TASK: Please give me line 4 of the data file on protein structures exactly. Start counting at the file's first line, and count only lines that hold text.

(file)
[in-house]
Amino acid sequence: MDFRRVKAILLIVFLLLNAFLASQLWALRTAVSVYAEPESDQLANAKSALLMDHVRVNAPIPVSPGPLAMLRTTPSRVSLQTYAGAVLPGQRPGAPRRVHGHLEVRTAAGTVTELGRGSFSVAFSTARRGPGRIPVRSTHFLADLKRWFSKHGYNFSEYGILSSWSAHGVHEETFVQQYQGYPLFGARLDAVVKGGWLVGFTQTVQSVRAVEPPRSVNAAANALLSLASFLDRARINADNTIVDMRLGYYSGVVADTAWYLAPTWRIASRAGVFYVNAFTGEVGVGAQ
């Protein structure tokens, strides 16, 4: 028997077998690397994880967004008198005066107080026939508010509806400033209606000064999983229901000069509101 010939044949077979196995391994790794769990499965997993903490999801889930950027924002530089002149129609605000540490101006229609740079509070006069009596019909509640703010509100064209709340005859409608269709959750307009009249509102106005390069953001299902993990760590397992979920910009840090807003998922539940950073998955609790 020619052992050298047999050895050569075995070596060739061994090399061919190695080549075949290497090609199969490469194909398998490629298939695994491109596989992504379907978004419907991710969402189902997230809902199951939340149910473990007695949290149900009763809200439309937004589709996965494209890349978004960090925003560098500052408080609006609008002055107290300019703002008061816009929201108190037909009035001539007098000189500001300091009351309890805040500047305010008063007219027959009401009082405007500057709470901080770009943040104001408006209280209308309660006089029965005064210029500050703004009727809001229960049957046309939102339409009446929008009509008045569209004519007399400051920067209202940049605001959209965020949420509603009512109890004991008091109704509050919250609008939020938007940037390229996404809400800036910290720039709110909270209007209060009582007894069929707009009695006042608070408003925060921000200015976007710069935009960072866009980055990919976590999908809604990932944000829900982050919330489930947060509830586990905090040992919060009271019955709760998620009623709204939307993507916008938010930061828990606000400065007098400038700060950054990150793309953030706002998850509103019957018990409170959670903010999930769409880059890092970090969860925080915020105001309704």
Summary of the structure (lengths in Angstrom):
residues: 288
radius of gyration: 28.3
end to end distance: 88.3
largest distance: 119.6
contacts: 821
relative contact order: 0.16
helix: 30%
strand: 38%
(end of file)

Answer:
Summary of the structure (lengths in Angstrom):